.SRJC Trustees Rename Campus Museum

Trustees drop name of founder Jesse Peter from museum following criticism of his legacy

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On April 13, 2021, the Santa Rosa Junior College (SRJC) Board of Trustees unanimously voted to remove the name of Jesse Peter, Jr. from its on-campus museum six months after receiving a letter from local Native American tribal officials urging them to make the change. 

Peter was an amateur anthropologist who reportedly collected hundreds of Native American artifacts throughout his life and helped found the SRJC’s museum. The Board of Trustees’ decision comes during a period of renewed discussion nationwide about  the removal of the names of historical figures from public institutions.

Unlike other North Bay renamings, such as San Rafael’s decision to drop the name of Sir Francis Drake from a local high school last year, the SRJC’s Trustees’ vote drew little public attention or debate, although the decision was listed in an agenda for the April 13 Trustees’ public meeting.

The museum, which currently houses a collection of over 5,000 historic photographs, documents and Native American cultural items relevant to Sonoma County, was built in 1938 after a Works Projects Administration Grant was awarded to then-SRJC President Floyd Bailey and Peter, according to SRJC’s website.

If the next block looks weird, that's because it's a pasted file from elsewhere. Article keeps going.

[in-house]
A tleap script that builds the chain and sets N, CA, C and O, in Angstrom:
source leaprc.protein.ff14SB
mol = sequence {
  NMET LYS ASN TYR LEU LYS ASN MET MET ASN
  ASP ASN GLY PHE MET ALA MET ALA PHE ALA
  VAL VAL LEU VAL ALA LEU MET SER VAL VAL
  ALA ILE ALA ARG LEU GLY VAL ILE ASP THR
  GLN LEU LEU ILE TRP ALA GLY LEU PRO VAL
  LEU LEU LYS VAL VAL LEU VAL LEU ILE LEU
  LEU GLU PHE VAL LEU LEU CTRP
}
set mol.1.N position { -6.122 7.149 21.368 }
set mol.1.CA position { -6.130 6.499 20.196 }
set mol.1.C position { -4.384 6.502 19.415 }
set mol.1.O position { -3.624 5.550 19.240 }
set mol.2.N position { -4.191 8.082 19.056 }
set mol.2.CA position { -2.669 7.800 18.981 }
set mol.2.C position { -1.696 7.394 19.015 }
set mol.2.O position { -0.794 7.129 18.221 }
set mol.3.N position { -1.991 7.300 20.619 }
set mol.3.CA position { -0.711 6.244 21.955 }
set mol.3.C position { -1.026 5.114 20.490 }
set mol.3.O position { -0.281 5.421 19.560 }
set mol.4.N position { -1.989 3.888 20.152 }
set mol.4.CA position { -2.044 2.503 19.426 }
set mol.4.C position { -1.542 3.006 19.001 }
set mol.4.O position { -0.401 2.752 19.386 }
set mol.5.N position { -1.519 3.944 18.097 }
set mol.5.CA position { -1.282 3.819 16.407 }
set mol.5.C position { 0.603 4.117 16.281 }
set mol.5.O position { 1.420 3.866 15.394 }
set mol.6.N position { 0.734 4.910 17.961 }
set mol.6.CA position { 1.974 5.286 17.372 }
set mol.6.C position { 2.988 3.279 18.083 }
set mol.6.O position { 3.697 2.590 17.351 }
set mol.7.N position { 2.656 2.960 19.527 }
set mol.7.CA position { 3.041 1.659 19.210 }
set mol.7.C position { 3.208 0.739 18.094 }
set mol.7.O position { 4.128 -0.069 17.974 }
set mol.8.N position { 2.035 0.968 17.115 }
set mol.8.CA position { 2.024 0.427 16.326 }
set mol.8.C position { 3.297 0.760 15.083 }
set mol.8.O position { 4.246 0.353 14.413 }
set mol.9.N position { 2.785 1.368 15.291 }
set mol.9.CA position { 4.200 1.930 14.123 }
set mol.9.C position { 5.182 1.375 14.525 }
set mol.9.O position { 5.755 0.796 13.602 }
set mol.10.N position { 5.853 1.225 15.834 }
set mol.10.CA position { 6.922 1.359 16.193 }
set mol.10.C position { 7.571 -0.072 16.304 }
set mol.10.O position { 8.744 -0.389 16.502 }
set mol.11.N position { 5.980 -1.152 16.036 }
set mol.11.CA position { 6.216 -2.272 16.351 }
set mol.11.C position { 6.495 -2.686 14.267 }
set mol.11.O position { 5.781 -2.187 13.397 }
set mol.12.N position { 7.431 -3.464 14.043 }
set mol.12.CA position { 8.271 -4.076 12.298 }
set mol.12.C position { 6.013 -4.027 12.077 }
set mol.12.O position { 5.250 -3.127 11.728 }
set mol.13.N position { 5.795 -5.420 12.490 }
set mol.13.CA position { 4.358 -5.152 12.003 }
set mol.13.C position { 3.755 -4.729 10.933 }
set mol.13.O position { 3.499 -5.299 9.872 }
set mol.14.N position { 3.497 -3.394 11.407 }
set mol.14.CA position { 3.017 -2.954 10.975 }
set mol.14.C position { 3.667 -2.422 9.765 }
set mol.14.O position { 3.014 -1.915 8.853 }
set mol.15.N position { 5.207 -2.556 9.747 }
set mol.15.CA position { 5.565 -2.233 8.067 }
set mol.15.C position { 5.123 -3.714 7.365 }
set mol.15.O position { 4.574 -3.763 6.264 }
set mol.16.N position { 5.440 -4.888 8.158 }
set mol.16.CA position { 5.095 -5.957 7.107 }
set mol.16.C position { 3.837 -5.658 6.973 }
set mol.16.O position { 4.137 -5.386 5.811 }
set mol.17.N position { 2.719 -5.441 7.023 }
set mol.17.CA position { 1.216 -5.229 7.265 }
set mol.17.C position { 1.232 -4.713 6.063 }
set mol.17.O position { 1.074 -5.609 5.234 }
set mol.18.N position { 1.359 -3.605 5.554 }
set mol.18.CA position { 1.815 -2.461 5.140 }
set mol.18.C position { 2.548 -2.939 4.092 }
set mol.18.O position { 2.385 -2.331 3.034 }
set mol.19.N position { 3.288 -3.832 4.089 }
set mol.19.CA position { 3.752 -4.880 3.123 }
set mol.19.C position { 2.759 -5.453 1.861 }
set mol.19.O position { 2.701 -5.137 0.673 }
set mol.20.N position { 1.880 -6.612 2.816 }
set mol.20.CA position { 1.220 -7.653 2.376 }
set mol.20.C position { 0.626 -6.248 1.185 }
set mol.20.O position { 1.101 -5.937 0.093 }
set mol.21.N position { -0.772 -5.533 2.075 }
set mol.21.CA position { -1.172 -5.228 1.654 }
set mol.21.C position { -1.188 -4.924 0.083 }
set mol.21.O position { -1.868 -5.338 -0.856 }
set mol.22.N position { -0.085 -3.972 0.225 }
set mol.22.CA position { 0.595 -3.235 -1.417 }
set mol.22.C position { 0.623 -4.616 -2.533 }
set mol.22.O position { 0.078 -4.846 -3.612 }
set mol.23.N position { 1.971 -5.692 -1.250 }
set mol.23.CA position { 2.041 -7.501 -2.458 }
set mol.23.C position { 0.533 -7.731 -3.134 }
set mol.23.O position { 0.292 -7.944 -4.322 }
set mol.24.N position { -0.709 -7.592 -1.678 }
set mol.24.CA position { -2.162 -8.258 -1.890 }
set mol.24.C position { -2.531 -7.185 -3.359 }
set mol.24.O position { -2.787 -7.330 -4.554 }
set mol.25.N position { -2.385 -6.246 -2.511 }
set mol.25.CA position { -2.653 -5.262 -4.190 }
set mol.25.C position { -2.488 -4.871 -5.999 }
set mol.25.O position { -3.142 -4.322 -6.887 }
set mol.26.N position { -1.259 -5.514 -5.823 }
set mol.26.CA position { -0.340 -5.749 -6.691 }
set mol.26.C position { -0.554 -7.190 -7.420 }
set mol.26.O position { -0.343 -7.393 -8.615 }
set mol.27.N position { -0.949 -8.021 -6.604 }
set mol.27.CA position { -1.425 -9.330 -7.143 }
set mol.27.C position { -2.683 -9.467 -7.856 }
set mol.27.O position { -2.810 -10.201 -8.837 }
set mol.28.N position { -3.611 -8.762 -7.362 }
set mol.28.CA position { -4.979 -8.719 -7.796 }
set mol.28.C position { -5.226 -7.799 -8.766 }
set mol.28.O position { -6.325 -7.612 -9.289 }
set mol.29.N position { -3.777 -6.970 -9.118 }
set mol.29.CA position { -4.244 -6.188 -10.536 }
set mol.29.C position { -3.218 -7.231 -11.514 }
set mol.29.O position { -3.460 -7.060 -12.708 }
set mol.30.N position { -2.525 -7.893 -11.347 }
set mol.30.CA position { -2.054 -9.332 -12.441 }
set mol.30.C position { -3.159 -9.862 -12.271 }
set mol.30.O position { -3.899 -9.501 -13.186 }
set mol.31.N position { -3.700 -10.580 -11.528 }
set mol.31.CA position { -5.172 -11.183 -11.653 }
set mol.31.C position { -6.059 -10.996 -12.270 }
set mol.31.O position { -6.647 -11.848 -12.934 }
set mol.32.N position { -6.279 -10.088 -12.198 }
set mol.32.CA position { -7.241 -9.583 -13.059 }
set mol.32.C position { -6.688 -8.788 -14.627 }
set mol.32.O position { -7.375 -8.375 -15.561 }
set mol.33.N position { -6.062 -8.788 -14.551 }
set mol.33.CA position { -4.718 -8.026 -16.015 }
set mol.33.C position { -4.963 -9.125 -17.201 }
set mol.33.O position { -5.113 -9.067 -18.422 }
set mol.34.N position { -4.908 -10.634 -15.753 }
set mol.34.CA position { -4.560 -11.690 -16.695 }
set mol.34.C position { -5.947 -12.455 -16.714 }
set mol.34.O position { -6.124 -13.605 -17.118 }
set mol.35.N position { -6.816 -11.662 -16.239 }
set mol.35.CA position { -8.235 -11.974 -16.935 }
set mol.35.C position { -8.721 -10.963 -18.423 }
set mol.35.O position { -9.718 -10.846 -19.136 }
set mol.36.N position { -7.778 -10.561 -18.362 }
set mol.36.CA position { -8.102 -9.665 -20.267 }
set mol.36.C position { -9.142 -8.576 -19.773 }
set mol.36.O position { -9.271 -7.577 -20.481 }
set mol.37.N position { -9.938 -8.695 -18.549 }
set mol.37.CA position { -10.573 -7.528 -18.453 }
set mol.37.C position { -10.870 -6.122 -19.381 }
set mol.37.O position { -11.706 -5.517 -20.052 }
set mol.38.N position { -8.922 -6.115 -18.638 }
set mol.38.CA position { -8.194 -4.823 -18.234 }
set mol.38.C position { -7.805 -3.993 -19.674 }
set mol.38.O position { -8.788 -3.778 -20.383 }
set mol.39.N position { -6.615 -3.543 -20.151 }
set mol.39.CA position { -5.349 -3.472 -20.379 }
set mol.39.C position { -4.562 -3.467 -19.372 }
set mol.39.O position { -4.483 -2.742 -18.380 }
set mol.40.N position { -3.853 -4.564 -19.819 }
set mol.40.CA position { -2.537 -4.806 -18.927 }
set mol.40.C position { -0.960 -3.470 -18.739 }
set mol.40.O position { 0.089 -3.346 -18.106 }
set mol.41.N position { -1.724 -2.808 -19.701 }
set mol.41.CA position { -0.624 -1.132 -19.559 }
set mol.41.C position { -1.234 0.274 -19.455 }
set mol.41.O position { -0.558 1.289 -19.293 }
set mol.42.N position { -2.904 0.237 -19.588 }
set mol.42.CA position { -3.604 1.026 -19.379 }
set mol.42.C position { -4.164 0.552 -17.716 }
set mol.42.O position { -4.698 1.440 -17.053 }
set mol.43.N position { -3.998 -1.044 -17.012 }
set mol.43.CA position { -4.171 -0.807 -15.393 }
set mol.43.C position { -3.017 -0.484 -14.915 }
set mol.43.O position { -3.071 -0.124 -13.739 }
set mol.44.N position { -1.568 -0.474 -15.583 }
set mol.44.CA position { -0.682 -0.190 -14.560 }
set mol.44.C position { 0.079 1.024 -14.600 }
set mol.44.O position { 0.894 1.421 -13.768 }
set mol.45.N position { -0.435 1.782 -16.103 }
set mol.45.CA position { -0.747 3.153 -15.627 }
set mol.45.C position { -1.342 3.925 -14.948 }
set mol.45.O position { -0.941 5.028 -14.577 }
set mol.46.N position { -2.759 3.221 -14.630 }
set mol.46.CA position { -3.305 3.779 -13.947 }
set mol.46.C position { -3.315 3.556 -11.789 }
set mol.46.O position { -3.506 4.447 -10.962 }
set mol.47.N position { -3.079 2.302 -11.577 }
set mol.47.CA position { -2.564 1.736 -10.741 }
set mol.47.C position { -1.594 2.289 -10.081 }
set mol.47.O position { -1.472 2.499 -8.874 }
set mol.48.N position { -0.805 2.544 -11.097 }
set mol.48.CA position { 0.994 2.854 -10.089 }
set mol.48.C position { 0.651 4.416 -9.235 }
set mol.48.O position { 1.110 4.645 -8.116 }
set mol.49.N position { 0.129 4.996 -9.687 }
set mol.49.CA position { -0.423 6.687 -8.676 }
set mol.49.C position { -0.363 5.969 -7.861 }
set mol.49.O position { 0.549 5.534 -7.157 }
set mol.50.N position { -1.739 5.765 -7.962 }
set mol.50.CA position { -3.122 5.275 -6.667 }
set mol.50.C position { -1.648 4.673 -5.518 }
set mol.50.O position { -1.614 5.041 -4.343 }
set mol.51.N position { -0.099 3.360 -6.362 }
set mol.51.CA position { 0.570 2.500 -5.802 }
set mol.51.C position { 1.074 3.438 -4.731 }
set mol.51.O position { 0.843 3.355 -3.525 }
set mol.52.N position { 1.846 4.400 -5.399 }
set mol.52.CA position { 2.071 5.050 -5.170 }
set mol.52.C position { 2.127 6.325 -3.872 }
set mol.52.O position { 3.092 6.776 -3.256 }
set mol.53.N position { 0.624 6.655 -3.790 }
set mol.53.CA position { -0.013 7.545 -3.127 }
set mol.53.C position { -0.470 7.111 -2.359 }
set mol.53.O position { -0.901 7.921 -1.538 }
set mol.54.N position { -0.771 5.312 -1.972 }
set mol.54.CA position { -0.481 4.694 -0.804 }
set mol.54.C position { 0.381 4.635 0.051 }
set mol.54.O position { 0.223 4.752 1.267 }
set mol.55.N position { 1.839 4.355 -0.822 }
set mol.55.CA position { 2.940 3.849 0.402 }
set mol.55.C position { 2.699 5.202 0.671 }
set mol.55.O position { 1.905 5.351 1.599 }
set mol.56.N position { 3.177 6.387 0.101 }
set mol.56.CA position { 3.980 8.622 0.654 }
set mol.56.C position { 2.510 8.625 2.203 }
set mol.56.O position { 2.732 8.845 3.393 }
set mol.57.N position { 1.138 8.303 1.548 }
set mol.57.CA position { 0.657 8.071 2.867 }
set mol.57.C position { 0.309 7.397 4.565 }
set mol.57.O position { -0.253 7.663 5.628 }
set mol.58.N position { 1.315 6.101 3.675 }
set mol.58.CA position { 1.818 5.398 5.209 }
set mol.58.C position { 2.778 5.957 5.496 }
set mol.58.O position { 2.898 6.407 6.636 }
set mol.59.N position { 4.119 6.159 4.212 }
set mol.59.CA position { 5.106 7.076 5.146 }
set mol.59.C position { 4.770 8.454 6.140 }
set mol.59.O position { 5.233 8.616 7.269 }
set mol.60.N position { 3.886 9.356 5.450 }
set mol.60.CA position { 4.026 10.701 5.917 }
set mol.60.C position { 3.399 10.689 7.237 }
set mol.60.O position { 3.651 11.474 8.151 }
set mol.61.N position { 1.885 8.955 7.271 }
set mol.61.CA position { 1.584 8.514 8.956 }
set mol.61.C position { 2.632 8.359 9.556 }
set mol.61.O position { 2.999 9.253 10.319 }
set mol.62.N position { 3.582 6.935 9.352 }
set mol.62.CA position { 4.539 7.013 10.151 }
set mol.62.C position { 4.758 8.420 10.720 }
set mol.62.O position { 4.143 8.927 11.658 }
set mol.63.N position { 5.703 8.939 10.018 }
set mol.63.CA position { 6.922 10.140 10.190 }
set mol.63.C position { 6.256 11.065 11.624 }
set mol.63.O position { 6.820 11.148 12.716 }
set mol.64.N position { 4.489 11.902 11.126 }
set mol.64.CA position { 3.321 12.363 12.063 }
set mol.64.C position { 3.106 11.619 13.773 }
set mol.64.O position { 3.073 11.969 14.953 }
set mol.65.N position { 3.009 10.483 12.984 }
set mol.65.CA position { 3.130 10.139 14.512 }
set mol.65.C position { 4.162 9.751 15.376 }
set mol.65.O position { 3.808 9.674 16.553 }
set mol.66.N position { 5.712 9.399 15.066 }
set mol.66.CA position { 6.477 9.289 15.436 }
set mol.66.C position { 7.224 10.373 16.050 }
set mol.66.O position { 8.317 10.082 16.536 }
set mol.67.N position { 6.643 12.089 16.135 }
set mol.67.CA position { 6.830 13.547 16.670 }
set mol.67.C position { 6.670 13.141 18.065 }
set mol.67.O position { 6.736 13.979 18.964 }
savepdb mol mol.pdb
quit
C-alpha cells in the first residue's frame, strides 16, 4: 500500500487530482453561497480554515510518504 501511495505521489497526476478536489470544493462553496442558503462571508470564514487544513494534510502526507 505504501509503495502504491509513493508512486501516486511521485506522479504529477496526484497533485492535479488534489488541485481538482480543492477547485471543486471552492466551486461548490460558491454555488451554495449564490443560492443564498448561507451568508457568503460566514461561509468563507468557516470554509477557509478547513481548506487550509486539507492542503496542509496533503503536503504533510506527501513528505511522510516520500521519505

Until his death in 1944, Peter served as the museum’s director and curator. In the same year of his passing, the Board of Trustees voted to name the museum in honor of the late collector.

However, Peter’s archaeological practices have come into question in recent years. Jeff Elliot, a Sonoma County-based historian and journalist, wrote in a 2011 blog post that when he “mentioned [Jesse Peter] to archeologists, 2 out of 4 dismissed him using the same description: ‘Pothunter,’ which is an insult that ranks at the bottom near ‘grave robber…’”

Elliot’s blog post also credits Peter with the “discovery” and donation of over 600 items, including rocks, fossils and Native American artifacts, to the University of California, Berkeley.

A letter sent to SRJC President Dr. Frank Chong last August expressed local tribes’ desire for Peter’s name to be removed from the museum. The letter was signed by chairs of neighboring Sonoma County tribal nations, including Dry Creek Rancheria, Cloverdale Rancheria, Stewarts Point Rancheria and Lytton Rancheria.

“We support the SRJC’s mission of inclusivity and diversity,” Greg Sarris, Tribal Chairman for Graton Rancheria, wrote. “However, the SRJC and the museum must recognize that Jesse Peter does not embody that mission.”

Sarris further described Peter as a “white man who pursued his hobby of collecting Native American cultural items for his own pleasure and procurement.”

In an interview with the Bohemian, Chong said that the SRJC Board of Trustees felt the name no longer represented the vision and mission of the junior college, which he said is prioritizing “multiculturalism, inclusivity and celebrating diversity” among its student body. He added that the SRJC plans to reinstate its Ethnic Studies program within the next two years.